Not to brag, but maybe because they are good! I think they are good records. When Brett left the band in 1994 and we went and recorded The Grey Race, I listened to that record and I said, “This will be the ultimate sleeper.” People won’t get this, maybe forever, but this is a really great record. There is something about that record, to me, that was the ultimate, ultimate sleeper. [Laughter]So I’m still waiting for people to go, “Oh man! That’s such a great record!” The only reason I say that, it isn’t really scientific, it is a little bit more anger. When we recorded Suffer, the general consensus from all the press was, “This is the greatest record ever! You’ll never top it.” We were really fucking angry and we went in and made No Control and they went, “WOW! This is the greatest record ever! You’ll never top it.” Well FUCK THEM! We went in and didAgainst The Grain, and while we were recording it, Brett almost had a nervous breakdown because he was so focused on itbeing better than No Control or Suffer that he almost wasn’t paying attention to the Against The Grain record! He was listening to No Control or Suffer and going, “Fuck this has to be better!” He finally said to us, “Hey I’m freaking out. We just need to make records and not worry about whether people or how people compare our materials to our old materials. It seems like we can’t win.” That was how we started thinking that no matter what we did, the people are going to think it’s not as good as this and we can’t be caught up in that because that can really destroy you.

Why work with Joe Barresi (PENNYWISE, QUEENS OF THE STONE AGE, New Maps of Hell & Dissent of Man) rather than just have Brett produce it yet again? Does that help break the mold?

Brett mixed this record, which is what was happening in the late 80′s and early 90′s. Brett was producing and mixing the records and I think what happened was that it was just one too many hats. “I’m a songwriter, I’m a guitar player and I really want to be involved in the songs, but I don’t want to be involved in the intricate details of where the drum mic goes. I don’t want to get caught up in guitar amps all day long.” So [we brought] in someone else to be part of that and who is totally fascinated with the process of recording, which is Joe. Joe loves the process of recording. He’s just a true studio dog. Having him in there, that opens Brett up to sit and listen to the music as it’s developing, and have ideas about directions for ways the music should go and not be worried so much about the sound that is going to tape. And to be honest, to have a guy like Joe who has done a jillion records, you can look at him and ask, “What do you think of this?” and his opinion is super valid.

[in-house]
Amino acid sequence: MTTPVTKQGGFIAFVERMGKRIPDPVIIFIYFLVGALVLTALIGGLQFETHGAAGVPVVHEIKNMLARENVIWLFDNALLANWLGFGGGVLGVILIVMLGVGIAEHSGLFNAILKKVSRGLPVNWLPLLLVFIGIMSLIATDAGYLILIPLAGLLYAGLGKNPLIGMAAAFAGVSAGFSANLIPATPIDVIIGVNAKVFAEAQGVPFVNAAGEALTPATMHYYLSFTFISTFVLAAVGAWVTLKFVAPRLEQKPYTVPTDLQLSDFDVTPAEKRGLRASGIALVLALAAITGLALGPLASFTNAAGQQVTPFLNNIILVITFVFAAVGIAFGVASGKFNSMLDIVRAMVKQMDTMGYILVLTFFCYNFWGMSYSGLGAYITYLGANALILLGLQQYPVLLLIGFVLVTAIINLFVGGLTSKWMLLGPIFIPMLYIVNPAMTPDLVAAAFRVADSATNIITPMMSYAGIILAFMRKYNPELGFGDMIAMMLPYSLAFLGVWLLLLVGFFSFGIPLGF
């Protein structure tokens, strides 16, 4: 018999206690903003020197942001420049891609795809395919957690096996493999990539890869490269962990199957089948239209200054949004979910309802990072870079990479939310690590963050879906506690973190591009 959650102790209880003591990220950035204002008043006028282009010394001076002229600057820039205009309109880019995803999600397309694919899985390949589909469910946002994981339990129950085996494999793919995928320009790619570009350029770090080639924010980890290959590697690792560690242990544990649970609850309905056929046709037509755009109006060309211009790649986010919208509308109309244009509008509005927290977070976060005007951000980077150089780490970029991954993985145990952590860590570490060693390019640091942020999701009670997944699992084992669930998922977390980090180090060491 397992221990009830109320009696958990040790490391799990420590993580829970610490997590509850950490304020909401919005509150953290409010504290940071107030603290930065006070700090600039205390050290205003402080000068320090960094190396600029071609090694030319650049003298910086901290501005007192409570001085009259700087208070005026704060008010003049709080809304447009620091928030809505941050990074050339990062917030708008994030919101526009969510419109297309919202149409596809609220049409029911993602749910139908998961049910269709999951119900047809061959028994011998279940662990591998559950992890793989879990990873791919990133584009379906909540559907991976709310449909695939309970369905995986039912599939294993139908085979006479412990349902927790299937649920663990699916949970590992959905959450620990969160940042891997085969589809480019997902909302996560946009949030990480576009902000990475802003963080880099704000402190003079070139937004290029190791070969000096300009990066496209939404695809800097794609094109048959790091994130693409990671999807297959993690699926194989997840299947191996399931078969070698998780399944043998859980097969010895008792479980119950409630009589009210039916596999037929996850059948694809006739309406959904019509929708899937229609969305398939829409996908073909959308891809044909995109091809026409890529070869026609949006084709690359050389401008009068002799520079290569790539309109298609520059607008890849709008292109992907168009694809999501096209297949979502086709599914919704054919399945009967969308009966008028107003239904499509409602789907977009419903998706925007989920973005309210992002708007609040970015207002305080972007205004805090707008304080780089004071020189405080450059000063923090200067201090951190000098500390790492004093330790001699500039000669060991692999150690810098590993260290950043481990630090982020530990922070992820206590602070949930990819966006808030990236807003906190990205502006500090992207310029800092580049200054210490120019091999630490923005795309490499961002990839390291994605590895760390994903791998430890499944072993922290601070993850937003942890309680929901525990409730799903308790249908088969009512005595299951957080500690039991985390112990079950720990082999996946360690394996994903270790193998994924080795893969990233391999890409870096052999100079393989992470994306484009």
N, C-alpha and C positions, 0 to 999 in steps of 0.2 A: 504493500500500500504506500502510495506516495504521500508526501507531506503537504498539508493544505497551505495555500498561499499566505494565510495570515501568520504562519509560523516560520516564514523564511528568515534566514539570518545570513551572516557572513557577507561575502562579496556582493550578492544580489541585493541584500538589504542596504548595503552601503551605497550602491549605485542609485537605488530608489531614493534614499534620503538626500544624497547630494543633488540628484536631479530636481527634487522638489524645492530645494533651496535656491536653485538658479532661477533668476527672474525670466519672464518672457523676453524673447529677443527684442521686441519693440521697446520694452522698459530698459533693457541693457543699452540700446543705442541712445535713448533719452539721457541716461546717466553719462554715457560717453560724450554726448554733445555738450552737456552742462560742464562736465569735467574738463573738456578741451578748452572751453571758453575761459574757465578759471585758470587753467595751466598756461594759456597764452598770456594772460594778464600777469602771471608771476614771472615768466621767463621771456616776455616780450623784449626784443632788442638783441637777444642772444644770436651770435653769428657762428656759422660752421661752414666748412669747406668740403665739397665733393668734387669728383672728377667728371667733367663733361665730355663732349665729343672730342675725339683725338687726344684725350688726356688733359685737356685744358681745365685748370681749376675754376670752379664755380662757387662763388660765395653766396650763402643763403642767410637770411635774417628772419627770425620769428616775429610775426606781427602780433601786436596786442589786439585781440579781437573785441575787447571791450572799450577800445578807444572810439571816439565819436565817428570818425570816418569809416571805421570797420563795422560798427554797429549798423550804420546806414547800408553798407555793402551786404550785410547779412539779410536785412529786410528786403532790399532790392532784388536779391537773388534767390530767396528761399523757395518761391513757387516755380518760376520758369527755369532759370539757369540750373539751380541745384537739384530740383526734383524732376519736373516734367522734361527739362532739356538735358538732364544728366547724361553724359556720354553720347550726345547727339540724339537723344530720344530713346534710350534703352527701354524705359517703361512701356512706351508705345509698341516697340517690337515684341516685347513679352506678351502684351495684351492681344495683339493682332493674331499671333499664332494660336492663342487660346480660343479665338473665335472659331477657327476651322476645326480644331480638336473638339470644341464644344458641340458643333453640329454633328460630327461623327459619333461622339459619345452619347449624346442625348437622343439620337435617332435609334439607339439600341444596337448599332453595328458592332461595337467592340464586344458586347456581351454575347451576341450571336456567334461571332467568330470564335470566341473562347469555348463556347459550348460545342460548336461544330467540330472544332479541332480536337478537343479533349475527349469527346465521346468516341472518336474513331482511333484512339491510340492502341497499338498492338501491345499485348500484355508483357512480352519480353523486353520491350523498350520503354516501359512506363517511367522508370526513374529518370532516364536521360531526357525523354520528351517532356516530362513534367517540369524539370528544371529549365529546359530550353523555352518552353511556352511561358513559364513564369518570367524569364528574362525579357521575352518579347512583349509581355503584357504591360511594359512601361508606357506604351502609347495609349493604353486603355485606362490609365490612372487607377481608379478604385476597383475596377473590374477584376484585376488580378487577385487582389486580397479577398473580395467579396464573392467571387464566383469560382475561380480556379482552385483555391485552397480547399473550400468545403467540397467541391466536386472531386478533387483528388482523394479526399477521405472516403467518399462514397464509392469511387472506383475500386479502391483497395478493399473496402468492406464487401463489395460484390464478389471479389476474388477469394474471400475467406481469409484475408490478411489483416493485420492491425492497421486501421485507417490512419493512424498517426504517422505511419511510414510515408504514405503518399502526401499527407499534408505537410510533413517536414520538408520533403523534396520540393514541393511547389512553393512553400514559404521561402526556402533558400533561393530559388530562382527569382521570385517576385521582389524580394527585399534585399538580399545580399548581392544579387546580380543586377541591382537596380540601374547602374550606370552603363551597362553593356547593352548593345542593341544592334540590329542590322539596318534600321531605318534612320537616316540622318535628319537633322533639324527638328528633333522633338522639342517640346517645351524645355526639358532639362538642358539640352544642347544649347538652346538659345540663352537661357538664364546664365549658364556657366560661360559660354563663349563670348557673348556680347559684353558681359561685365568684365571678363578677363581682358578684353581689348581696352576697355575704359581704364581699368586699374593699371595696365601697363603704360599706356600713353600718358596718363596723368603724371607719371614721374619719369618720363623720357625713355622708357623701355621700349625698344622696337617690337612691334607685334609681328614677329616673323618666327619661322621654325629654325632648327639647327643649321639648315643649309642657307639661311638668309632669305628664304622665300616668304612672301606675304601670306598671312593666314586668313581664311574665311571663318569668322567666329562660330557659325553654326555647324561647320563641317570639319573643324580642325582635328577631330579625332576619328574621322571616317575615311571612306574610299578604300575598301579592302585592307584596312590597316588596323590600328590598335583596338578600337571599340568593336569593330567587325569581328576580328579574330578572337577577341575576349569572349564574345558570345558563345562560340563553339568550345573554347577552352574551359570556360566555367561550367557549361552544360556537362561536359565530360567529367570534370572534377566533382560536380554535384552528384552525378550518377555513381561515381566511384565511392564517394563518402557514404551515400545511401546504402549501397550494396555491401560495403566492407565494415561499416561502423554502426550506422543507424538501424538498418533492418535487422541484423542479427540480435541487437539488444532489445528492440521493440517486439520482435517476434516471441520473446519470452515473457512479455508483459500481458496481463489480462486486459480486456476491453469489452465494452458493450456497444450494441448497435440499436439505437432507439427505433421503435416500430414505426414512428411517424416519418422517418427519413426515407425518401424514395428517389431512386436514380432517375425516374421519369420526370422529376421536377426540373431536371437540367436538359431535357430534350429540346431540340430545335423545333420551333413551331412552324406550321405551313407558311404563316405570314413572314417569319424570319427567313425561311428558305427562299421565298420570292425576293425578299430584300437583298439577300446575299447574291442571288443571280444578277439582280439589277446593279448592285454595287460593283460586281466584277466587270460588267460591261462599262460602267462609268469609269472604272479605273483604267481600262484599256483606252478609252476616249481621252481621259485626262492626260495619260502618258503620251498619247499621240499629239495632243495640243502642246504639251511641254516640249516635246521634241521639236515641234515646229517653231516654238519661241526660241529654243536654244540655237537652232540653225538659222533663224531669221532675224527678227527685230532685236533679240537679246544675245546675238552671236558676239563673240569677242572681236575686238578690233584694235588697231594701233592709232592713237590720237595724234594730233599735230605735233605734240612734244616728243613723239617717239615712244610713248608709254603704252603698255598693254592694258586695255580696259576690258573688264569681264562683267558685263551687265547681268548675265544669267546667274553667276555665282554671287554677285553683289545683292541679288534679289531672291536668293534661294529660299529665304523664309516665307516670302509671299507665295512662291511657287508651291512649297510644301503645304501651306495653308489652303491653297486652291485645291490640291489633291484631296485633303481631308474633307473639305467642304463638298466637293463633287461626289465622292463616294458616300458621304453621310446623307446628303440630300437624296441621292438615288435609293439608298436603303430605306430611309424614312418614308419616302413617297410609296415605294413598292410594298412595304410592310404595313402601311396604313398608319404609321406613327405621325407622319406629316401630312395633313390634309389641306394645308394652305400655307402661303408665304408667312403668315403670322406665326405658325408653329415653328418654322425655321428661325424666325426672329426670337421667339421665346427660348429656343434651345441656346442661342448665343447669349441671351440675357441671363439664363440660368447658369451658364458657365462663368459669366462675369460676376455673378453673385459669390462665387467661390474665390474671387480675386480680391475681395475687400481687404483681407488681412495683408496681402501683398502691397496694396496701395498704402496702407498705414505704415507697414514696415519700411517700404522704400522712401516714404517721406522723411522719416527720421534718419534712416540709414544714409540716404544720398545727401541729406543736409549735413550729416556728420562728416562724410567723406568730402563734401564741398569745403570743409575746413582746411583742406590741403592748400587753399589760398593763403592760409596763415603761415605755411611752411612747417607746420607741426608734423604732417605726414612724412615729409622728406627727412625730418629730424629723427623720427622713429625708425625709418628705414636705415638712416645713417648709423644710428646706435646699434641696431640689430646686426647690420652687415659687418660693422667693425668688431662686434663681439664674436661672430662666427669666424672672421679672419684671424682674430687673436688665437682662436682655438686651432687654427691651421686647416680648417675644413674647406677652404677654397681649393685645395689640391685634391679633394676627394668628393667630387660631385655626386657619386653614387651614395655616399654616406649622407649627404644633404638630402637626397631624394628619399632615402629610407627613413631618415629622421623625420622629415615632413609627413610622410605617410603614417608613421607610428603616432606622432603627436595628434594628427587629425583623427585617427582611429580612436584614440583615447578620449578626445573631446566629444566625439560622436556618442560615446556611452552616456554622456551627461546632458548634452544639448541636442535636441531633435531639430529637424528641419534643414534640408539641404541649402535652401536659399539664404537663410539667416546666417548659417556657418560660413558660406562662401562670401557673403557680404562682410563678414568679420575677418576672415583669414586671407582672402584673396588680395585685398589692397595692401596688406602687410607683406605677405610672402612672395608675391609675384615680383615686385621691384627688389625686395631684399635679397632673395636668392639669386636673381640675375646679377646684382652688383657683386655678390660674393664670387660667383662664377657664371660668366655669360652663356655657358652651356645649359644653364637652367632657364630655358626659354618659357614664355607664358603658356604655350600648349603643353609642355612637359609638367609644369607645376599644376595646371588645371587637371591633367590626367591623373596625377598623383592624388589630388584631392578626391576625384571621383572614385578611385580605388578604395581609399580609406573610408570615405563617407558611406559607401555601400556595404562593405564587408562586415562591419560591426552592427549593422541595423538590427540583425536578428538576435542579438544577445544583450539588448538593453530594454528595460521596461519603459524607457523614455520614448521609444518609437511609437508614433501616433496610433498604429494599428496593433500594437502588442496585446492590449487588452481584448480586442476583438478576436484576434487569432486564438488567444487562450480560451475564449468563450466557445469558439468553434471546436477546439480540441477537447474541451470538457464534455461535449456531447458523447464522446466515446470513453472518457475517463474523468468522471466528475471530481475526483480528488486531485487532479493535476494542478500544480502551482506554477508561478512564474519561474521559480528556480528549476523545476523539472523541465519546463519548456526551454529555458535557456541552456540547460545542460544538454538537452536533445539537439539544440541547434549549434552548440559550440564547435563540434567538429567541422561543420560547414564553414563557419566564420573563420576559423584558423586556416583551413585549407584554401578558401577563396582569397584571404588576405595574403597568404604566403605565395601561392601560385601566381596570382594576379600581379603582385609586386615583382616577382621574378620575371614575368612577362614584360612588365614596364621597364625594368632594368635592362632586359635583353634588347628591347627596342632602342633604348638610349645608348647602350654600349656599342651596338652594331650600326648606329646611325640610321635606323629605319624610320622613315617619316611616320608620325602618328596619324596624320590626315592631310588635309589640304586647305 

Let’s talk about the actual record. I like that the song “Dharma and The Bomb” comes out of nowhere with this weird little song that has such a different and distinctive sound. Where did that come from?

It’s probably my favorite song on the album. Brett was still writing that in the studio while we were recording. He was still kind of finishing that up. It was something we were all really excited about. It has a surf vibe to it, and that’s something we haven’t ever really done. As he was writing it, the concept of the song changed twice. It finally became “Dharma and The Bomb.” He and Greg were sitting there talking about lyrical ideas, and I’m just sitting there thinking it’s brilliant. It’s only a two minute long song, and it is the greatest thing ever! [Laughter] Other than that, it’s an odd Bad Religion song, and I don’t mean odd in a negative way, and I like it. It’s one of my favorite songs ever. It’s Brett singing and one of the things Brett wanted, and this is the studio magic stuff, one of the things Brett wanted was a California surf kind of dialect. Greg is from Wisconsin and he doesn’t have that [mimics California surfer] “Hey, dude! What’s up, bro?” That’s just not in Greg’s thing. So Brett was like, “Fuck! What am I going to do? I guess I’m just going to sing it!” You can hear it when he sings, [mimicking Brett’s surfer voice:]“Stoked to watch all cre-ay-shin” [Laughter] He was so surfer on that track, and that’s right. That’s it!

Am I crazy, or did I catch some “I Dream of Jeannie” references in the lyrics?

Yeah! There is! When it comes right down to it, it’s kind of about terrorists having a dirty bomb and India having an atomic bomb. [Laughing] Oh, here’s a cute little song about terrorists having a little dirty bomb in a suitcase. Awesome! [Laughing] I remember when we got the song tracks all down, and everything was done. The sequencing was done. The mixing was done. I got my first copy and I called Brett, I think “Dharma and The Bomb” into the next two songs in a row [“Hello Cruel World” & “Vanity”], may be the best few minutes of Bad Religion I can remember hearing. [Laughter]

After all these years and all these changes in the world, why are people still attracted to Bad Religion?

At this point, I will just defer to the word “tenure.” [Laughter] I think that if you just stay around long enough, people will like you. “Oh, you’re not going to go away now, are you?”

The rest of this interview can be read here.